Fred and Carol Ney are suing trucking company Averitt Express, Inc., Southern Fidelity Insurance Company, an unknown driver and their insurer for a September 2011 accident. The Neys allege that an Averitt Express truck crashed into power poles near their Kenner, Louisiana home, leaving them powerless for two days. They claim their house heated up so much without power their floors buckled. The Neys are seeking compensation for property damage, living expenses and inconvenience.
While the result of the accident near the Neys’ home is certainly unfortunate and inconvenient, the result is extremely tame compared to the typical trucking accident. With as many as 80 tons of metal flying down the highway at 65 miles per hour, trucking accidents can be horrific for everyone involved. This is especially true because the vast majority of trucking accidents involve much smaller passenger vehicles.
Trucking accidents usually involve a significant amount of property damage, serious bodily injury and death. The cases are complex because there are myriad factors that could contribute to an accident, including the drivers, the trucking company, the truck manufacturer and others.
Passenger vehicle drivers trigger some accidents because they do not understand the limitations of large trucks. For example, commercial trucks have large areas of limited to zero visibility and many cars drive inside those areas. Also, commercial truck braking systems require a significant distance to fully stop. By quickly changing lanes or improperly merging in front of a large truck, car drivers do not leave truck drivers with enough time to react and sufficiently brake without causing an accident.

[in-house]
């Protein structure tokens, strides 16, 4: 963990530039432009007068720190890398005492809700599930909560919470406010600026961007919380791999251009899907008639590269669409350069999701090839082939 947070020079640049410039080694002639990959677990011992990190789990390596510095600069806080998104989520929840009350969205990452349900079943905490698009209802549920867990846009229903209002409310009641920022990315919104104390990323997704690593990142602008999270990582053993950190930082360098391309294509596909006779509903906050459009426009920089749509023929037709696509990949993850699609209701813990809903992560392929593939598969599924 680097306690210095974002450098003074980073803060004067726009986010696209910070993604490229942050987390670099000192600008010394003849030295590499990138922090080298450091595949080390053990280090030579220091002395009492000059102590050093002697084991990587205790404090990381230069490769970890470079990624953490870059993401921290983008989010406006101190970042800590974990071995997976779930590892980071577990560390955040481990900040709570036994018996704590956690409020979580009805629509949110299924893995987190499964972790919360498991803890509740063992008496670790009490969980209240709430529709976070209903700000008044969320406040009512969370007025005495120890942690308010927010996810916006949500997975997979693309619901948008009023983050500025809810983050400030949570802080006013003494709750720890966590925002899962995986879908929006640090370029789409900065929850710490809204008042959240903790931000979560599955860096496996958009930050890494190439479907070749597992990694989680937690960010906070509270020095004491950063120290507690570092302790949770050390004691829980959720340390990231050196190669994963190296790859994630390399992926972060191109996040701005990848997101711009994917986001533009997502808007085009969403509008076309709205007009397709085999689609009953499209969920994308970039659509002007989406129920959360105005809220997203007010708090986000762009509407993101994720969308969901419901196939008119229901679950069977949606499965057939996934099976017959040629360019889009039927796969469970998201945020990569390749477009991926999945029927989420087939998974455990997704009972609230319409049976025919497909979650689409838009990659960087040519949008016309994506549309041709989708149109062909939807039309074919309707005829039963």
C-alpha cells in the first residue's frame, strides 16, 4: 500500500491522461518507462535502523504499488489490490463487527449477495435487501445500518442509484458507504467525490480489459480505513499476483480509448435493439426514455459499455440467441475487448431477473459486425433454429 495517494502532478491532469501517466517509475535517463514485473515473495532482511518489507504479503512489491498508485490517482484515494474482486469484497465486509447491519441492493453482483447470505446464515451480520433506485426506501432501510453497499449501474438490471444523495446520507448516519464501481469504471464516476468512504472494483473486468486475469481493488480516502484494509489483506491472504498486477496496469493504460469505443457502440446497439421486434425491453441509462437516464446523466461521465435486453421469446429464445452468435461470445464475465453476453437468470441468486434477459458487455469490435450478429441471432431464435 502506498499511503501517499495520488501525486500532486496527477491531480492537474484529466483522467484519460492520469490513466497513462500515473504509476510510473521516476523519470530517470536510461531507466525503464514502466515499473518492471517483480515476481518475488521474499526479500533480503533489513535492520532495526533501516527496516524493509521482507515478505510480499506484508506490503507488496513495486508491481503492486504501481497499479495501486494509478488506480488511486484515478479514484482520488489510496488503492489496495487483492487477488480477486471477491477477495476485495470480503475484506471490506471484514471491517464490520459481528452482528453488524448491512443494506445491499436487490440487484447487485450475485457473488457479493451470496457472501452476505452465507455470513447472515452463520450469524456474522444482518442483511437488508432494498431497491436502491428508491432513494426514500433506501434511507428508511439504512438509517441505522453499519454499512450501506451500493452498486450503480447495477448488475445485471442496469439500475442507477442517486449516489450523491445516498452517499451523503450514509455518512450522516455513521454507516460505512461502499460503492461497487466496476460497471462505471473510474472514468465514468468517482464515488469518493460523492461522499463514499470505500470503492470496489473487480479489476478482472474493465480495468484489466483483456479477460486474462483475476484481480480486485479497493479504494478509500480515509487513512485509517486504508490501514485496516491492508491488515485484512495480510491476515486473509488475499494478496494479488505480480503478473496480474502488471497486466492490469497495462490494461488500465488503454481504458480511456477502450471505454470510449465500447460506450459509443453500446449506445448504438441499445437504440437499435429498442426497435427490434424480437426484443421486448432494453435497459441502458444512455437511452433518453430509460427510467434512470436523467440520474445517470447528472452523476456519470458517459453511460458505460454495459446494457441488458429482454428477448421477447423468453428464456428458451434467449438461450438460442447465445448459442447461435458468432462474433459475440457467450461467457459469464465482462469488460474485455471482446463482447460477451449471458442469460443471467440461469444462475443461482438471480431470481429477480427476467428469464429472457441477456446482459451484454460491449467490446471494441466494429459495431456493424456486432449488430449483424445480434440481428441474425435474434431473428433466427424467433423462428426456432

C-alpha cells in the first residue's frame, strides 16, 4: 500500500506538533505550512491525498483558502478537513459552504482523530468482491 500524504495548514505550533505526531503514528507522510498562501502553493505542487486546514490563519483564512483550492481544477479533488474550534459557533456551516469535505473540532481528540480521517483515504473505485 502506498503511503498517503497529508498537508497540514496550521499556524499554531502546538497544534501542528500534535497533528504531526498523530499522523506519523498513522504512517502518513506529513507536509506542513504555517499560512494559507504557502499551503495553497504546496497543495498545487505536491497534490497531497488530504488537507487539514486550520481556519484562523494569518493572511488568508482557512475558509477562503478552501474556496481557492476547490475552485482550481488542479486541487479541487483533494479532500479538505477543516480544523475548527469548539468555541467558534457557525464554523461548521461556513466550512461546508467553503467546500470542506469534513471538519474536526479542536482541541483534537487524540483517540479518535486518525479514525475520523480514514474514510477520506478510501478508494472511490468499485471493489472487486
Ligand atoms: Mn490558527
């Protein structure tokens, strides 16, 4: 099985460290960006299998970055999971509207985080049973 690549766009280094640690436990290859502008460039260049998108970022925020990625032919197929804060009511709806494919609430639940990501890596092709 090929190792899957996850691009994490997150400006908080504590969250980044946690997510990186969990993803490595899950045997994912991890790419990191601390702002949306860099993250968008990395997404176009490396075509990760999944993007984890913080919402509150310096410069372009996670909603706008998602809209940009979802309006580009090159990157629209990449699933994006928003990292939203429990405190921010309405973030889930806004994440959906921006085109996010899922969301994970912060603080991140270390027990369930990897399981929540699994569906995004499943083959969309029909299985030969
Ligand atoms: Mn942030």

Passenger vehicle drivers are certainly not the only cause of trucking accidents. Two major issues in the commercial trucking industry are inadequate training and driver fatigue. Drivers are pushed to deliver large loads over long distances in short time periods, encouraging dangerous behavior. Truck drivers have caused accidents by speeding, tailgating, changing lanes without looking, texting while driving and driving under the influence of drugs and/or alcohol.
Sometimes, the truck driver is not at fault but the truck itself has a manufacturing defect or has not been properly maintained by the trucking company. The company that loaded cargo onto/into the truck may have overloaded or loaded improperly, causing a deadly shift in weight or an inability for the truck to properly brake.
Commercial trucking accident cases require significant investigation and expert assistance. They also require negotiations with corporations and insurance companies. If you or a loved one has been injured or killed in a commercial trucking accident, contact an experienced trucking accident attorney to discuss your situation and your options.